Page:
The Mississippi Baby, a baby born HIV-positive, was introduced to the world last year as cured and virus-free. However, several
The Mississippi Baby, a baby born HIV-positive, was introduced to the world last year as cured and virus-free. However, several folks in the scientific community remained doubtful about the treatment used to cure the infant because of lingering uncertainty as to whether the child was truly infected to begin with. If truly HIV-infected, then the drug regimen, administered within 30 hours after birth, would become yet another preventive tool useful in protecting babies born to HIV infected mothers.
A new report, presented Wednesday at the Conference on Retroviruses and Opportunistic Infections, described a second baby clearing the HIV virus with a similar regimen, perhaps erasing any doubt the treatment works.
The second baby, a girl currently 9 months old, is free of the virus that causes AIDS. She was born at Miller Children s Hospital in Long Beach California, where her mother arrived in labor, and was found to have advanced AIDS and [be] mentally ill. Unlike the Mississippi baby, there was early evidence this infant was infected. The presence of viral DNA and RNA in the baby s early blood and spinal fluid samples makes it virtually certain she was infected at birth, according to Dr. Deborah Persaud, a virologist from Johns Hopkins Children s Center in Baltimore. Dr. Persaud, who has run tests for both cases, adds that the virus began to disappear six days after birth and was undetectable within 11 days.
However, before any blood test even confirmed the baby girl was HIV positive, her pediatrician, Dr. Audra Deveikis, initiated the baby on an aggressive high dose antiretroviral regimen of AZT, 3TC, and nevirapine--just four hours after birth. Such high doses are uncommon among prevention procedures for newborns, and typically only include a combination of two drugs. Moreover, before beginning newborns on these preventive treatments, confirmation of true infection is generally needed.
Dr. Deveikis upholds her clinical decision saying, Of course I had worries, but the mother s disease was not under control, and I had to weigh the risk of transmission against the toxicity of the meds. Based on her knowledge of the Mississippi baby, Dr. Deveikis adds, I knew that if you want to prevent infection, early treatment is critical.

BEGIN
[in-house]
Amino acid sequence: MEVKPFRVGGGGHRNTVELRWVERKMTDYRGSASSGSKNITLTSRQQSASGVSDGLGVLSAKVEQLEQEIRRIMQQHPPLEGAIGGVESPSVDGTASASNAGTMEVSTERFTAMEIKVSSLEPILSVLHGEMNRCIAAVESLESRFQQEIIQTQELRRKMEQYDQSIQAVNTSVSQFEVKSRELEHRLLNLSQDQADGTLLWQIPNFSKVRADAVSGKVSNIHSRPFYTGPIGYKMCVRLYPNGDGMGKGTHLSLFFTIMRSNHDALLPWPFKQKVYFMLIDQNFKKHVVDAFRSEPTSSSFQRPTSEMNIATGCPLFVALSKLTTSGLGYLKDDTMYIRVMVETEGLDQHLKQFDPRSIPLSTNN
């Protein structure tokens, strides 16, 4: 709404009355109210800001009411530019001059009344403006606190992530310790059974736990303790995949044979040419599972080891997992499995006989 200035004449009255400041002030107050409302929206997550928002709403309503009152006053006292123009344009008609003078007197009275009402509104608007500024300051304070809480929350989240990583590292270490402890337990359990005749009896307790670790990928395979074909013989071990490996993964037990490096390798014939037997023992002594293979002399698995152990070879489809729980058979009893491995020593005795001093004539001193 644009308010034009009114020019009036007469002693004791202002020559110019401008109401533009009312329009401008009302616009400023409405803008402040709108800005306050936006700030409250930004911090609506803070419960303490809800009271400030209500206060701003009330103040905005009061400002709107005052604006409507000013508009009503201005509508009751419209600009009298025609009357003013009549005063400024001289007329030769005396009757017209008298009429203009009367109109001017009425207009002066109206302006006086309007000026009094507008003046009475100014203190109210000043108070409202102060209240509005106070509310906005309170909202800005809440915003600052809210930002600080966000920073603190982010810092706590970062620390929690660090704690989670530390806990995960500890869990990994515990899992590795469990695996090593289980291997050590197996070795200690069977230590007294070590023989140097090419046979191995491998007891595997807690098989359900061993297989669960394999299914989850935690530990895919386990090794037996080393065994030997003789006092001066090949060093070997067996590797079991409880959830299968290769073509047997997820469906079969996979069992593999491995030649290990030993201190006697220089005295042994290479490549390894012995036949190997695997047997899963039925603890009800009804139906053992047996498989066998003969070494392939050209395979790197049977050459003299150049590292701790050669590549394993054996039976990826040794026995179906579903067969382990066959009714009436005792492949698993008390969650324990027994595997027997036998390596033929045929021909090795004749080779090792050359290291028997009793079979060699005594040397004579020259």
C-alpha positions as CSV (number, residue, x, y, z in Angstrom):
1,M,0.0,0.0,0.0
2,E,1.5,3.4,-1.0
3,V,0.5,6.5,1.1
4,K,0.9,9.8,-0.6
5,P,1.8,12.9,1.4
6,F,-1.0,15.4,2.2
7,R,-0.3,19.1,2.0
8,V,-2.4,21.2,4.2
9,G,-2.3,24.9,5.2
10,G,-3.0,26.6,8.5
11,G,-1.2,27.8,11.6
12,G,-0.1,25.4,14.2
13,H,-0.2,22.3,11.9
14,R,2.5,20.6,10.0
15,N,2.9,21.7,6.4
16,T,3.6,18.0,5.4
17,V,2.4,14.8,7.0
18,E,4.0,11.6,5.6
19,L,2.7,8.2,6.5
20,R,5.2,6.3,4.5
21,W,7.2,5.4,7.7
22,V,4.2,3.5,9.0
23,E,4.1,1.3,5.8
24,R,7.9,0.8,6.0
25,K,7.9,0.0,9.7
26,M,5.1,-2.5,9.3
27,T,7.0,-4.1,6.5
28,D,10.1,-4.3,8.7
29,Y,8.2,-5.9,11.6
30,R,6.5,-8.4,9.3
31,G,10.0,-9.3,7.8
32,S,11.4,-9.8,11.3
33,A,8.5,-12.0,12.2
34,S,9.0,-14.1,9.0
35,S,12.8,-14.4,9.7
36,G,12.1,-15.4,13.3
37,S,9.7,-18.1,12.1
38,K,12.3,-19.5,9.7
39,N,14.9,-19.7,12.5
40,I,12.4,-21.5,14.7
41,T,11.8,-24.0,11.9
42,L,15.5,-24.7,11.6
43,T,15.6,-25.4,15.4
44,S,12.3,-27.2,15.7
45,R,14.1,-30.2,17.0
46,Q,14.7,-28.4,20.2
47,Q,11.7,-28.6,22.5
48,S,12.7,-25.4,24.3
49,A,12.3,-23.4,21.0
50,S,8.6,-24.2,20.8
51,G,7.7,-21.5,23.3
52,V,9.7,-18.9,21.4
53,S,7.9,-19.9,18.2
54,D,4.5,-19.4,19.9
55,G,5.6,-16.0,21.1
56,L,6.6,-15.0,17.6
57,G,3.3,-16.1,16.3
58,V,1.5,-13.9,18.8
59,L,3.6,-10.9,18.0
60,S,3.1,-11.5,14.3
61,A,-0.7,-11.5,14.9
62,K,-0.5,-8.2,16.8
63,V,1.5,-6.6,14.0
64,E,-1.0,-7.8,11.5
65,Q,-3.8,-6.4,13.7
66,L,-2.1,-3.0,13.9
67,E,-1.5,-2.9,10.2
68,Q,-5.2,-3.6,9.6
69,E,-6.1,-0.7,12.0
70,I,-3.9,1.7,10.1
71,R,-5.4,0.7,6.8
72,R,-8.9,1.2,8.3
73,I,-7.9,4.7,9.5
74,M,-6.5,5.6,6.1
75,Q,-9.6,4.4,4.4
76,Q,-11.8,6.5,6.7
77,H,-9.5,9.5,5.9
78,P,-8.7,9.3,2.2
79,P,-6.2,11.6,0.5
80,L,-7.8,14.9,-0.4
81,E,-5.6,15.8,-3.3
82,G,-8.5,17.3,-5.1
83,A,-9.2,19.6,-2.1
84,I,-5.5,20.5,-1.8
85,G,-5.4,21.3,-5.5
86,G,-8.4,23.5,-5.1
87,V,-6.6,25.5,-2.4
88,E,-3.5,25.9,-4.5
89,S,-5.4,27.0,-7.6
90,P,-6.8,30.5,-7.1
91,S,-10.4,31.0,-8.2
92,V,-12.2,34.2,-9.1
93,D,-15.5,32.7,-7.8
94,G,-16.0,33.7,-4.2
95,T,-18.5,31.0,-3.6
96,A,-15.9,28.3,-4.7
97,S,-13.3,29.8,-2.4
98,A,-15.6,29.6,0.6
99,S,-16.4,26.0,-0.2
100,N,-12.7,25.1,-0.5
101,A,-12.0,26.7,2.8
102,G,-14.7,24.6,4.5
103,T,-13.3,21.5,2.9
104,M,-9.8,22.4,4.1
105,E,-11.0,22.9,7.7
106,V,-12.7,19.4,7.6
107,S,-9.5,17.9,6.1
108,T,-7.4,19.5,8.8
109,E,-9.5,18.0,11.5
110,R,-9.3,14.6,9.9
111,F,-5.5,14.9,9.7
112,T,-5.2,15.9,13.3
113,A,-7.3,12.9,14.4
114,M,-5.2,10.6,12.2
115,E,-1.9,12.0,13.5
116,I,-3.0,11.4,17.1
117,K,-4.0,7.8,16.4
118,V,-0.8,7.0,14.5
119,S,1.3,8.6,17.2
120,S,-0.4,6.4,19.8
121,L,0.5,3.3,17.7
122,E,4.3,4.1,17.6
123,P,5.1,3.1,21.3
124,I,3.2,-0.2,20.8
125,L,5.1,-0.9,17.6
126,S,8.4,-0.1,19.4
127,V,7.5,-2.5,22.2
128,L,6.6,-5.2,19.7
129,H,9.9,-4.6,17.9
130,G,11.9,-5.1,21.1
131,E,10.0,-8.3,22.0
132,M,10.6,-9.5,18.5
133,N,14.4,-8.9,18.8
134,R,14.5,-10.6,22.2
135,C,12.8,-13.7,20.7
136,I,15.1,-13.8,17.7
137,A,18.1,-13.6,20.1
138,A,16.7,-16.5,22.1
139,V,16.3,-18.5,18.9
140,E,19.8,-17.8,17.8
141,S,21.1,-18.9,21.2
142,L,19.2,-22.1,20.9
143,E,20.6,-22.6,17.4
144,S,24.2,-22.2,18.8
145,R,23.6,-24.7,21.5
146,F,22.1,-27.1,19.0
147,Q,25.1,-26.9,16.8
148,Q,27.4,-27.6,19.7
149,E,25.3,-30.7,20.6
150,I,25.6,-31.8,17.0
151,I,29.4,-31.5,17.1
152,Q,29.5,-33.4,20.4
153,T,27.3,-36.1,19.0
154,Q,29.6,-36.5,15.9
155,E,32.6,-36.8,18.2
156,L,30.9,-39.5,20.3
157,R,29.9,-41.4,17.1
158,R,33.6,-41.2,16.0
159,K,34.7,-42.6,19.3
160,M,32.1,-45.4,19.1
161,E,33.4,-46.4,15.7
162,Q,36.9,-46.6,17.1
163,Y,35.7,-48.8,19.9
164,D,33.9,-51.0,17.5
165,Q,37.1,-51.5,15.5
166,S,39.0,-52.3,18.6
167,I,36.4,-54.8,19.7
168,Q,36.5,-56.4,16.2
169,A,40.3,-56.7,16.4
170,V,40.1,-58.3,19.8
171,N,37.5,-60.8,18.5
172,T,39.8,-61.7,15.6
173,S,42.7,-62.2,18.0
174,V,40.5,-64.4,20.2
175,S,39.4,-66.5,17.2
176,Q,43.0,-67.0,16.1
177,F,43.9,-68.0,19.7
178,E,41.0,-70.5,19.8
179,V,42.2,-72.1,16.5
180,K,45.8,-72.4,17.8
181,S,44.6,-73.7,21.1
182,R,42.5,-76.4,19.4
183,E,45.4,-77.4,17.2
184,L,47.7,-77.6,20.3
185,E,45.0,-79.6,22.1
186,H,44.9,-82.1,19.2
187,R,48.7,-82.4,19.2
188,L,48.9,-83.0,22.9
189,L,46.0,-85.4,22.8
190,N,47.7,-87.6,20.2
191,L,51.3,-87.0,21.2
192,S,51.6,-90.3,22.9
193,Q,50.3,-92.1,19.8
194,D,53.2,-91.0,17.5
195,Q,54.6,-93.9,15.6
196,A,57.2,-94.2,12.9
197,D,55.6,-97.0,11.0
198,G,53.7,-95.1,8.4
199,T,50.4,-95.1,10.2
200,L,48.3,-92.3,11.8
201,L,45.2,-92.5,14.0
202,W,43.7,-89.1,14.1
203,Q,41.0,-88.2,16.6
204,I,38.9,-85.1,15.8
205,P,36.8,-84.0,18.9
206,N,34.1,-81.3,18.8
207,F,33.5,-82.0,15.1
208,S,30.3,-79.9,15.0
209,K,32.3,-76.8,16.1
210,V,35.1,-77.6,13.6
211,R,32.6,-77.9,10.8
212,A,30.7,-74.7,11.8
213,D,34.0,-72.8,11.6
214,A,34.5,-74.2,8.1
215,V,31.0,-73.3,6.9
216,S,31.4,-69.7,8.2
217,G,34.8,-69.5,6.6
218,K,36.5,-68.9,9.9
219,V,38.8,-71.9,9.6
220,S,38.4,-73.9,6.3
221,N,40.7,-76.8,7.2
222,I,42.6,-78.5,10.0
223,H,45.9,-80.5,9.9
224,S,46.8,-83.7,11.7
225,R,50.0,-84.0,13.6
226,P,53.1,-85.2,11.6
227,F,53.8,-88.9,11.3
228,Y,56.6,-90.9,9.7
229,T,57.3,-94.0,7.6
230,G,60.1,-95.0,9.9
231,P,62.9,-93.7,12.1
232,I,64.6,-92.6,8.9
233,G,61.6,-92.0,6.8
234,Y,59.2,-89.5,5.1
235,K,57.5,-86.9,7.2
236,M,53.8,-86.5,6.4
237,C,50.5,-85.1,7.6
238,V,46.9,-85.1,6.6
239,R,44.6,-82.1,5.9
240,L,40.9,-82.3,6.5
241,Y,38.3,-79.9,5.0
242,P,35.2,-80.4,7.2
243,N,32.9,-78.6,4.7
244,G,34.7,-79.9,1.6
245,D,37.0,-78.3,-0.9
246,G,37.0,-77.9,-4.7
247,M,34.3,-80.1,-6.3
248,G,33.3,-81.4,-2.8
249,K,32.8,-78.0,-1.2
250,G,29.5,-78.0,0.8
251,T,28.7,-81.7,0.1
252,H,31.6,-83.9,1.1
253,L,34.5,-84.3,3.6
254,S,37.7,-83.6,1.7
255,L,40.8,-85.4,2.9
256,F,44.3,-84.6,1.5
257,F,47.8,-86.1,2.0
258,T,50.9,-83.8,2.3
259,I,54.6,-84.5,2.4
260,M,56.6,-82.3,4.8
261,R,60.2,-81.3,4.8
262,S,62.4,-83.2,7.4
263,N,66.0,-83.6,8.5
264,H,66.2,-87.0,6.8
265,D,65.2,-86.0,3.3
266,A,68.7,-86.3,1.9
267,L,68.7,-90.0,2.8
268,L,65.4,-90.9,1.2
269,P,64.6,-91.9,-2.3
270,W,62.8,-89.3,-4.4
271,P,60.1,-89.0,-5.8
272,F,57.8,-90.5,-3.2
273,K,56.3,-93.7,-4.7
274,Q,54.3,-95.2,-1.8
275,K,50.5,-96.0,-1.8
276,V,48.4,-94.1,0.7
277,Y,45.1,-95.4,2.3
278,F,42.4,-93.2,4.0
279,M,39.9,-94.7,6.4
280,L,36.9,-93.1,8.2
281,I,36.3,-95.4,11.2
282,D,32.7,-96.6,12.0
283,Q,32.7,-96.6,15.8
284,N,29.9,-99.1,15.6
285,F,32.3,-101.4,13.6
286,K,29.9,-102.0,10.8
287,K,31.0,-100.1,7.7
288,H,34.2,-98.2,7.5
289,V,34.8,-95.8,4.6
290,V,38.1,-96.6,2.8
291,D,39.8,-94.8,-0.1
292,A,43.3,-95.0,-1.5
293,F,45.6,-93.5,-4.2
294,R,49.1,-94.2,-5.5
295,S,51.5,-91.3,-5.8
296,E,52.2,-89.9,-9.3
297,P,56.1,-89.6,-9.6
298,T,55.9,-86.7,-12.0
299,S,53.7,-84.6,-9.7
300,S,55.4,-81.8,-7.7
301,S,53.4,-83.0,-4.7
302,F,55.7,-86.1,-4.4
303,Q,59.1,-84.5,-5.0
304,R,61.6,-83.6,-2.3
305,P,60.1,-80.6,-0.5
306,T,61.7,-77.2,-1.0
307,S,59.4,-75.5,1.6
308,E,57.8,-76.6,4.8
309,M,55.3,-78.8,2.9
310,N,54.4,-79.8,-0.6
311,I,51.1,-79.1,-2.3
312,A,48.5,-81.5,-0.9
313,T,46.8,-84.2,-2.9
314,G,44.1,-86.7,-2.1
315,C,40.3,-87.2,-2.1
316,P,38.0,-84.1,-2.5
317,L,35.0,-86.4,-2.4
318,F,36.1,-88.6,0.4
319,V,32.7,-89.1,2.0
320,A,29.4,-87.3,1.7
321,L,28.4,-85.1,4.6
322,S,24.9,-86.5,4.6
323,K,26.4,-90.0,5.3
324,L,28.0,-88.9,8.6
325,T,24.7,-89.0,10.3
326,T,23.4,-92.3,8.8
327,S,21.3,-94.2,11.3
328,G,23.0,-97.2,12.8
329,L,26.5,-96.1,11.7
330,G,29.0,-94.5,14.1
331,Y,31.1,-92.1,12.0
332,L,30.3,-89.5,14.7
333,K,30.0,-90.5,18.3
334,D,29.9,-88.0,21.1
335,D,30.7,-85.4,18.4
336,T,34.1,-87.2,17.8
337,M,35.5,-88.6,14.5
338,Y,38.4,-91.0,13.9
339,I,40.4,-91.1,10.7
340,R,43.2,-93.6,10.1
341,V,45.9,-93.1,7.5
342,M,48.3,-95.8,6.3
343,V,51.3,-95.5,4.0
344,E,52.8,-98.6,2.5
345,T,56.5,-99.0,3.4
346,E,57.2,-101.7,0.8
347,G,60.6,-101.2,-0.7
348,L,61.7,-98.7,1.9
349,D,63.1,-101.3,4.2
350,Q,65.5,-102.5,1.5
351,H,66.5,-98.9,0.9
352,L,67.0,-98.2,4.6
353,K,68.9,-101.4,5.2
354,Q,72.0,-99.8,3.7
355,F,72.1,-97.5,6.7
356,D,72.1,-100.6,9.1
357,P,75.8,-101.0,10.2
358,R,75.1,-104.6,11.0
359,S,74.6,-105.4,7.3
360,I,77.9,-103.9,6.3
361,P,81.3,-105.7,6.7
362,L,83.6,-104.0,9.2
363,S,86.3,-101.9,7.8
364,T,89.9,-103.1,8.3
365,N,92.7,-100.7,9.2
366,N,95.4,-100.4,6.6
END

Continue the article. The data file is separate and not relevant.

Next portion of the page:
Since it is considered medically unethical to halt the drug treatment given the baby right now, Dr. Persaud points out, it is incorrect to describe the baby as cured or even as in remission. At the moment, the baby s pediatrician Dr. Deveikis, and Dr. Yvonne J. Bryson, a pediatric AIDS expert at the University of California, Los Angeles, are hoping to stop the treatment if the baby continues to be virus-free when she reaches two years of age.
While the Long Beach baby corroborates the efficacy of the drug treatment used for HIV- infected newborns, it will be further tested in an upcoming clinical trial, where 60 infected babies will be placed on drugs within 48 hours of birth. The success of the trial would lead to major changes, for two reasons ¦both for the welfare of the child, and because it is a huge proof of concept that you can cure someone if you can treat them early enough, said Dr. Anthony S. Fauci, executive director of the National Institute for Allergy and Infectious Diseases.
For researchers and clinicians, the Long Beach baby elucidates and confirms the effectiveness of early intervention and treatment among newborns, but still raises new questions about timing when to stop the drugs. Dr. Steven G. Deeks, an AIDS expert at the University of California, San Francisco, said ¦ starting therapy virtually at birth seems to kill the virus before it establishes a permanent reservoir. But it sure would be nice to have a way to decide when to stop. That s the next question. As such, this future clinical trial and further research must address when it is best to wean children off the treatment.